Do you ever find yourself obsessing about future assignments, instead of focusing on the assignments you have due within the next week? Are your thoughts racing a mile a minute, because your mind is wandering in three different directions at once? As student ourselves, we have ran into this problem one too many times. You are not alone! Fret not!
When you think of mindfulness, you may picture yoga poses or closing your eyes and feeling the warm sun on your face. As students, the ability to recognize different thoughts or feelings from a refreshed perspective can be helpful for alleviating stress, improving concentration levels, and enhancing the way we study for assessments. Fostering these areas of our life can greatly benefit how we manage overlapping assignment deadlines, in-class lectures, and upcoming exams.
At the core, mindfulness can be thought of as grounding yourself in the present moment.
Some of my favourite grounding techniques include the following:
Now, you may find yourself wondering what petting a cat has to do with mindfulness. Let us explain! The key to grounding is tapping into your senses (e.g. smelling, tasting, touching, and hearing) when engaging with the environment you’re in.
Research has indicated several benefits to practicing mindfulness via meditation. For example, Mrazek and colleagues (2013) demonstrated that mindfulness can increase reading comprehension, attention, concentration, and ability to focus. In their study, post-secondary students took part in a 2-week meditation training course. These students were asked to complete a series of reading and work-memory tests, both before and after their training. Upon finishing reading and the memory tests, the students were asked to reflect on their experiences. After the meditation training, students were asked again to reflect on their concentration and mind-wandering during the test. Students reported fewer instances of mind-wandering and improved concentration! Meditation training had helped students manage their thoughts and distractions.
Often when we’re working on assignments or tests, we’ll find our minds wandering. Practicing meditation helps us to direct our thoughts and attention. Meditation also teaches us how to manage distracting thoughts that aren’t related to the task at hand. Try it out for yourself!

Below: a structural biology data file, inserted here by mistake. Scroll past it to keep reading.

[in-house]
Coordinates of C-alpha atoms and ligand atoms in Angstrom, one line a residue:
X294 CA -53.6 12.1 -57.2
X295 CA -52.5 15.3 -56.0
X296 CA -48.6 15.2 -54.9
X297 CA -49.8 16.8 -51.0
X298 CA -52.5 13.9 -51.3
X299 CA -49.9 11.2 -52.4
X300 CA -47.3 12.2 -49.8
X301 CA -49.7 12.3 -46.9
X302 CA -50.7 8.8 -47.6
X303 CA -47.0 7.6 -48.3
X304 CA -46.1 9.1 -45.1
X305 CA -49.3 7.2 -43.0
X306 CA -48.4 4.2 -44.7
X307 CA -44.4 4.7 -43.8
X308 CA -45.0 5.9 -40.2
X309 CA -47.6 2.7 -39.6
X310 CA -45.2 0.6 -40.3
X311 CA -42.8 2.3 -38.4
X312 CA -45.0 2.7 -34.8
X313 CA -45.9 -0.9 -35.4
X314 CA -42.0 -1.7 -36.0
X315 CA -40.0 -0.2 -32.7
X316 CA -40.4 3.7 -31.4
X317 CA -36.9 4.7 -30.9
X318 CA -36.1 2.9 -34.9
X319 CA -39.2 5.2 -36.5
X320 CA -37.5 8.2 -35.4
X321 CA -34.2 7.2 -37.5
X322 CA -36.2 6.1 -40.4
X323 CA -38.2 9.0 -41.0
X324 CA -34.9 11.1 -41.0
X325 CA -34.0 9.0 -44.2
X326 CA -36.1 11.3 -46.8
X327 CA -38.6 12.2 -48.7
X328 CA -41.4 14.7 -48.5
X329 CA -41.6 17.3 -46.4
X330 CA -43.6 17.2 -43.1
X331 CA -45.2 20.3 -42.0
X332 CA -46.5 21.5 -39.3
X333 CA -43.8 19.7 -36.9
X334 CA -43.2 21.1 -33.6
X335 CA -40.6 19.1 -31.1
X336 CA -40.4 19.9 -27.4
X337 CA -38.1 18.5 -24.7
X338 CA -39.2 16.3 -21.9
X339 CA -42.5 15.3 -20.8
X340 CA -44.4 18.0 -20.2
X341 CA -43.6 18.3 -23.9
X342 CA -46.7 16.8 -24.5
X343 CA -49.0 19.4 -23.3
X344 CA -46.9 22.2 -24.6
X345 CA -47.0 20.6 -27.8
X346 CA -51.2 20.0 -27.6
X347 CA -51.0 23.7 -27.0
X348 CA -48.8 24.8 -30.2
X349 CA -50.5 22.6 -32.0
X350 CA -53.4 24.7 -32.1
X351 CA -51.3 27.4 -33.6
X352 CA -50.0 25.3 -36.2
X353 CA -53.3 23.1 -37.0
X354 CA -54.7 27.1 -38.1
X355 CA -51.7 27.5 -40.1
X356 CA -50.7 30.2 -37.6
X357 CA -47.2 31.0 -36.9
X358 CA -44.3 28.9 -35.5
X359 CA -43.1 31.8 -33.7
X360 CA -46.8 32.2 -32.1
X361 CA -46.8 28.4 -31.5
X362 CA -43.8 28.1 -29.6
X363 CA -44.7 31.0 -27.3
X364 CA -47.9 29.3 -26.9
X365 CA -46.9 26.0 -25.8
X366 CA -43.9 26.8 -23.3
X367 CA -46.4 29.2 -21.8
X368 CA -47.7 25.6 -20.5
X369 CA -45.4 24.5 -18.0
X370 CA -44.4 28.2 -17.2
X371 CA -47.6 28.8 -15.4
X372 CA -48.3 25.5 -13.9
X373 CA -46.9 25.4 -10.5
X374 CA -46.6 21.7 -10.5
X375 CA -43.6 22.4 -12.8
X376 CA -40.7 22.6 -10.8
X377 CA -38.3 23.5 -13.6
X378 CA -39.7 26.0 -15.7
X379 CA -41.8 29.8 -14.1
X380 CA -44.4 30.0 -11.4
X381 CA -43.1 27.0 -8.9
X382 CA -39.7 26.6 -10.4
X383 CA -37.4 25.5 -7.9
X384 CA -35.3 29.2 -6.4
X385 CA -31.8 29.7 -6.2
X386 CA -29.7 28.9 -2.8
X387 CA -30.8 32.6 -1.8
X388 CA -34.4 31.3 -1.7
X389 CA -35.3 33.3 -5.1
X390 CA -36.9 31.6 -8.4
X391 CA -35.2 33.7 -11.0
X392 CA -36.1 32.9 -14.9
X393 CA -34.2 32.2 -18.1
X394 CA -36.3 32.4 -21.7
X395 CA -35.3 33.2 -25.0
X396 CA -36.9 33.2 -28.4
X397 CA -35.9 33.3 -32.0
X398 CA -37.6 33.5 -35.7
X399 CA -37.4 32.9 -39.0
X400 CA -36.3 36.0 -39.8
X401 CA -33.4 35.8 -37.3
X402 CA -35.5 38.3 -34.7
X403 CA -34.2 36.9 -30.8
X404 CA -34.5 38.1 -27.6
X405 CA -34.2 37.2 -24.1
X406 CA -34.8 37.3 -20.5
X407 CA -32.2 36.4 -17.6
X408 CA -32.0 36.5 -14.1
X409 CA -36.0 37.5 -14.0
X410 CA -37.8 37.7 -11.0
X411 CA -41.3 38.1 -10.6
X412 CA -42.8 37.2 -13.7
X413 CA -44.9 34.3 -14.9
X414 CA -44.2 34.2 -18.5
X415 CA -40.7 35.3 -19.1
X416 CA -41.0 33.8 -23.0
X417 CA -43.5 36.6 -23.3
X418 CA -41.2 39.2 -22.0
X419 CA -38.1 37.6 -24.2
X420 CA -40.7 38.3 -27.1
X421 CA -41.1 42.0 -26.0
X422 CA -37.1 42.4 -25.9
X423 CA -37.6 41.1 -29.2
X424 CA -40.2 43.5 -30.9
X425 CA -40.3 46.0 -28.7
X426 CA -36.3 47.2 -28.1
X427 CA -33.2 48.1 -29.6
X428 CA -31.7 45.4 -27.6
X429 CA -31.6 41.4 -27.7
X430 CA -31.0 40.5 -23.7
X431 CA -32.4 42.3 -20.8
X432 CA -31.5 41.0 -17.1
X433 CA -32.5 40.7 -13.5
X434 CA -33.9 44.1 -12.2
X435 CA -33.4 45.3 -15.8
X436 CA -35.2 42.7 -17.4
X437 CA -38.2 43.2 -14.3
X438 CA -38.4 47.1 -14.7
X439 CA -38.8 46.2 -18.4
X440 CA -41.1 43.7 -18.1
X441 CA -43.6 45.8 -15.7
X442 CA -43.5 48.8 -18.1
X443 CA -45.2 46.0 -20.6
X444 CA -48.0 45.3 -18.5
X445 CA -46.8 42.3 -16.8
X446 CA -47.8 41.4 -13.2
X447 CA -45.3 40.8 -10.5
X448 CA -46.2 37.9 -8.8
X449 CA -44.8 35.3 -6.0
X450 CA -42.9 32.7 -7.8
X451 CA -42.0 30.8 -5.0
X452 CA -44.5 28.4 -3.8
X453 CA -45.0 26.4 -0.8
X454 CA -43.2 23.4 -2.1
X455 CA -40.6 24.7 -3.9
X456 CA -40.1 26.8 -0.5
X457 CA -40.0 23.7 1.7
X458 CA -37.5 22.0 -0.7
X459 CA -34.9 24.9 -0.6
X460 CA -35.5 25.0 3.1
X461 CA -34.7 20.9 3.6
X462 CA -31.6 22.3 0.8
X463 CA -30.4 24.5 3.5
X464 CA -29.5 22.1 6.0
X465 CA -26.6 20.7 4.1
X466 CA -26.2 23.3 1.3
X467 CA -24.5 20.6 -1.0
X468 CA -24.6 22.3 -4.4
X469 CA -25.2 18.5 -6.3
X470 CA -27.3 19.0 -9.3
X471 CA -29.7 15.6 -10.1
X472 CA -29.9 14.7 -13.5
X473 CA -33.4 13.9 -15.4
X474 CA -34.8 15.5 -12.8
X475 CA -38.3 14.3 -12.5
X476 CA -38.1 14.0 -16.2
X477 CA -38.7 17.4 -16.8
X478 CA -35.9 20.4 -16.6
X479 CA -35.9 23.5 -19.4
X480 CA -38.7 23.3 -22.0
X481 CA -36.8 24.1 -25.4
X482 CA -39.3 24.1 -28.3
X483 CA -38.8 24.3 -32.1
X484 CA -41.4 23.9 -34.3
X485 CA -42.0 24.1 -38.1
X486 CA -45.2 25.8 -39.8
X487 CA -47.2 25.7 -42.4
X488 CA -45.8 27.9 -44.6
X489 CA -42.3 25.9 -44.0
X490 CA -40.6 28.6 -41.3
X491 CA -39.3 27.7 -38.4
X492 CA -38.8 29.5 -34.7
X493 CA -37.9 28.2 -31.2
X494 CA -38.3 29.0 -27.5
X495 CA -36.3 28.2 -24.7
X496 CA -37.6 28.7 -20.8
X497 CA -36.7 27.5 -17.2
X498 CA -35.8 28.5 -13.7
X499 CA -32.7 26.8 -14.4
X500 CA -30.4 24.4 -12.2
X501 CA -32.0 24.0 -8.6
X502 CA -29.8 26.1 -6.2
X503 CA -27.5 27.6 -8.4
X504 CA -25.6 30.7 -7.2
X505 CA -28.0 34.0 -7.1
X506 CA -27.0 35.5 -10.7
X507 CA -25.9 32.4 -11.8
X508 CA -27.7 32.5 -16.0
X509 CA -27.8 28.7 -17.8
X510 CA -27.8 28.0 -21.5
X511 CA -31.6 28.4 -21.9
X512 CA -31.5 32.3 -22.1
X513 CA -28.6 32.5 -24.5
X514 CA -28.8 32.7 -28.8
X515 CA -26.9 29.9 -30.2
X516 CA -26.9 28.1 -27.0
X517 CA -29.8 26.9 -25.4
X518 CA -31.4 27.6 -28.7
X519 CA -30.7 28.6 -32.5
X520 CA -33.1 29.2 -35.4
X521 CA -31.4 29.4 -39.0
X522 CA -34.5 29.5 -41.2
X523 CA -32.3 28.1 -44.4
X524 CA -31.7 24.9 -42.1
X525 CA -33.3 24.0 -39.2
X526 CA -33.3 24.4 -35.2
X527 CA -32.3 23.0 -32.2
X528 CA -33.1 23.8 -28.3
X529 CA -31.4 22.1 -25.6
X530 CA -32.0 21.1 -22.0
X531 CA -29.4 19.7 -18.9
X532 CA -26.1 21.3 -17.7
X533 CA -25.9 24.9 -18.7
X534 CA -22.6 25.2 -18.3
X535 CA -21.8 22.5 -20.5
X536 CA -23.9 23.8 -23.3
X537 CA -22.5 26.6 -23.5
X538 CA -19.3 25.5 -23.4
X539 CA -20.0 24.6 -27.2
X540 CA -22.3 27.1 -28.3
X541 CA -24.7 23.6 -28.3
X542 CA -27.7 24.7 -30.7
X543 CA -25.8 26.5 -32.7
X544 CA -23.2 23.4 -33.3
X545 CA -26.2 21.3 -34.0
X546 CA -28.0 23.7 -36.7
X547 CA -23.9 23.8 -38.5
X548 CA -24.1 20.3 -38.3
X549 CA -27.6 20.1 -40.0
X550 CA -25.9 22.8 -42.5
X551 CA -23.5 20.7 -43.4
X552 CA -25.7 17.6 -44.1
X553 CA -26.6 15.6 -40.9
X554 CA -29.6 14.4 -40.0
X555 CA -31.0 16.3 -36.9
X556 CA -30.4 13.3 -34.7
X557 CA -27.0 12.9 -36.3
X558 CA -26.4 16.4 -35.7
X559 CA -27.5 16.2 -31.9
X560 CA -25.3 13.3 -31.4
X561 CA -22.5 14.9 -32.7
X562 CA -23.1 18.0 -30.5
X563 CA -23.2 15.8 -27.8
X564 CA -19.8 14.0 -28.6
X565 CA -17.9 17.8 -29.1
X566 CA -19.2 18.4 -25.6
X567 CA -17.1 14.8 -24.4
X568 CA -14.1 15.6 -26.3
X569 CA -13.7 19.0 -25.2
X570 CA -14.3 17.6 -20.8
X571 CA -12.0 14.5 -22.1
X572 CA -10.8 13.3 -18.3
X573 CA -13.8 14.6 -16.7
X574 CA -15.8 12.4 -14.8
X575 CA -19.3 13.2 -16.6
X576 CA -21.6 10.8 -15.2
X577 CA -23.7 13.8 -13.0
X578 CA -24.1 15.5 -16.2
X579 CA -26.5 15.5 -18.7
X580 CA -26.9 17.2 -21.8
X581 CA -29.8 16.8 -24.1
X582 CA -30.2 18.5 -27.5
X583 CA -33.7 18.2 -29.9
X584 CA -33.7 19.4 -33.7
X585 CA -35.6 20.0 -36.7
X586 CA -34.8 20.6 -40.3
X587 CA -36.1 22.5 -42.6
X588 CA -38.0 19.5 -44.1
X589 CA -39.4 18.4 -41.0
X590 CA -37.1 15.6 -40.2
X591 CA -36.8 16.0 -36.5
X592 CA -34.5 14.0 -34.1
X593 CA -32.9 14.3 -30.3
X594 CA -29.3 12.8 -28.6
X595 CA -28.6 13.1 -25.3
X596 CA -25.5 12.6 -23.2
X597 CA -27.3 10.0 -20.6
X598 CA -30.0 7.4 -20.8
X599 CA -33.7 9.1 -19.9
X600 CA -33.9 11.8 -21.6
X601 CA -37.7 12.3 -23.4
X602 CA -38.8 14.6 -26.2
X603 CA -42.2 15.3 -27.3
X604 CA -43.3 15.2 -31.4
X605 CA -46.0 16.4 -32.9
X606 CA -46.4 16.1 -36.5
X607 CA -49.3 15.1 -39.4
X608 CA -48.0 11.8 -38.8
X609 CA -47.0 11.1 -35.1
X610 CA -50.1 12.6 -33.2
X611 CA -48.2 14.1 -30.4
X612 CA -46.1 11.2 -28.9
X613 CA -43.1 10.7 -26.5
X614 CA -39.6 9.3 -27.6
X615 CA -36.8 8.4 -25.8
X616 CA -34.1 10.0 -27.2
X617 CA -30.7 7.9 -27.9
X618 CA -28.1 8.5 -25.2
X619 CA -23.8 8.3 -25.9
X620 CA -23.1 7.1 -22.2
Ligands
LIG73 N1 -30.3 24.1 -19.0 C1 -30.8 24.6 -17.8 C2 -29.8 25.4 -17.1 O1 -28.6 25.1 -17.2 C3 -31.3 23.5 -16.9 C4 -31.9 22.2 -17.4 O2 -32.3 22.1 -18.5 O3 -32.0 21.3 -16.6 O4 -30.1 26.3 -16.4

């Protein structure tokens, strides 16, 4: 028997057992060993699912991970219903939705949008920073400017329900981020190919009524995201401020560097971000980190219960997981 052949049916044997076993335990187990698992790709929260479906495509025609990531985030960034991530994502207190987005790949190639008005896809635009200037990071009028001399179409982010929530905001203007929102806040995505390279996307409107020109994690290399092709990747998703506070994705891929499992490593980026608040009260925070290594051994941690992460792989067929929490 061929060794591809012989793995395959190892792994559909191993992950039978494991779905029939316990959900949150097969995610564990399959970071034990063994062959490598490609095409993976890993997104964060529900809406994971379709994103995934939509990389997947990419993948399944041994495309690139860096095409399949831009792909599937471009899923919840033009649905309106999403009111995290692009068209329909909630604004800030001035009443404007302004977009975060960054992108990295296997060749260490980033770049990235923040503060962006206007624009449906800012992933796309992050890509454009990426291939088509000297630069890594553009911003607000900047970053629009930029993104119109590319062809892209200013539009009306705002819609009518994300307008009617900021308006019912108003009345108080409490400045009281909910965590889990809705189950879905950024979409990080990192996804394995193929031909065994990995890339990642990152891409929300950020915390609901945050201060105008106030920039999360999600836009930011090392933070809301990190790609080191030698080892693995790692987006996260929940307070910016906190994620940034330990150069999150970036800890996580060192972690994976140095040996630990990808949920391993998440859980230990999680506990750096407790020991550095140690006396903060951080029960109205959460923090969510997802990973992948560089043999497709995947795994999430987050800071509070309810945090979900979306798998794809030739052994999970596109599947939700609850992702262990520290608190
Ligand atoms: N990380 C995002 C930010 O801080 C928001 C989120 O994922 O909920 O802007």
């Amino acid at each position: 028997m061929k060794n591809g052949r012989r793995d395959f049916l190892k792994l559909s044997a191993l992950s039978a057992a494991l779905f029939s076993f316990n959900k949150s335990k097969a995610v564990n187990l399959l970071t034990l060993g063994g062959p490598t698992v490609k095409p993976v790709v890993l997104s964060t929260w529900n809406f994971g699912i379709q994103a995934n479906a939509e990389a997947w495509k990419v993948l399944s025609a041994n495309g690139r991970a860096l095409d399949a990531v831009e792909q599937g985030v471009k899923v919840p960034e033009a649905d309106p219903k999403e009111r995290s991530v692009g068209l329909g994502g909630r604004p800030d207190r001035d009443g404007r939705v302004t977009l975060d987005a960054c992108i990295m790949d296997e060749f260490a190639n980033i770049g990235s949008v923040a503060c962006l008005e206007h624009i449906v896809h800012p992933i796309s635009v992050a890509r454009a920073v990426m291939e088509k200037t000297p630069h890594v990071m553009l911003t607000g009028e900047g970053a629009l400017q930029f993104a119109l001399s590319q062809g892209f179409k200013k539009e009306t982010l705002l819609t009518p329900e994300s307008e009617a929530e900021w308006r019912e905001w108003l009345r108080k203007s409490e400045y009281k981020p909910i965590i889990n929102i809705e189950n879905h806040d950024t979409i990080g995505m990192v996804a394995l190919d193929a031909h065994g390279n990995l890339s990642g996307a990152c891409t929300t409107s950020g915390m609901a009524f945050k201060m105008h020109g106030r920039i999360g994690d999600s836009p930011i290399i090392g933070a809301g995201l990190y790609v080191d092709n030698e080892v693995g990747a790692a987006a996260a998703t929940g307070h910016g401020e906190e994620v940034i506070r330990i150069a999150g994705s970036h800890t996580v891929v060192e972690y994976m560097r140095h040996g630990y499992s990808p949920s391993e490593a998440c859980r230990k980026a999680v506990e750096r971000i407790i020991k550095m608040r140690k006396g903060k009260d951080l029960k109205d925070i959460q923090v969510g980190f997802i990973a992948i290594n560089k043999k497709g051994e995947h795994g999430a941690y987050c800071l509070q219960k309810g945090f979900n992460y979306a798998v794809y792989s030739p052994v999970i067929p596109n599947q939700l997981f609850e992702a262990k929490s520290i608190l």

If you find yourself struggling to focus or stay on task with meditation, remember this cycle! Like anything, meditation takes time, effort and practice. You will get distracted and notice your mind wandering. THAT’S OKAY!
Remember to focus on your breathing, pay attention to the different sensations and the thoughts that come into your mind. If you find yourself getting distracted again, repeat the cycle!
How do you think we can apply this to learning? Mindfulness can help us improve the way we think and feel. It is also useful in managing stress when life overwhelm us (e.g. unpredictable work schedules, our car breaking down).
Too much stress can impact our memory and, therefore, our ability to learn. By this, we mean stress can alter the dynamics of our memories in three ways:
Stress can also influence the types of learning strategies we employ, and we may end up choosing strategies that may not be the most efficient for the goals we are attempting to accomplish (Vogel & Schwabe, 2016).
Remember, the goal for mindfulness is to be able to step back and take a moment for yourself. As students, we often find ourselves being overwhelmed. Mindfulness allow us to take a step back, relieve some stress, and help with our ability to concentrate. Therefore, the next time you find yourself feeling overwhelmed, slow down and take a deep breath! This will help you to approach studying from a refreshed perspective.
Take the 30-day Mindfulness Challenge, free for all Red River College Polytechnic students.
Eberth, J. & Sedlmeier, P. Mindfulness (2012) 3: 174
Mrazek, M. D., Franklin, M. S., Phillips, D. T., Baird, B., & Schooler, J. W. (2013). Mindfulness Training Improves Working Memory Capacity and GRE Performance while Reducing Mind Wandering. Psychological Science, 24(5), 776-781. Retrieved from https://scottbarrykaufman.com/wp-content/uploads/2013/04/Mrazek-et-al.-2013-Mindfulness-Improves-WMC-GRE-Focus.pdf
Vogel, Susanne, and Lars Schwabe. "Learning and Memory under Stress: Implications for the Classroom." Science of Learning 1, no. 16011 (June 29, 2016): 1-10. Retrieved April 10th, 2019 from https://www.nature.com/articles/npjscilearn201611.pdf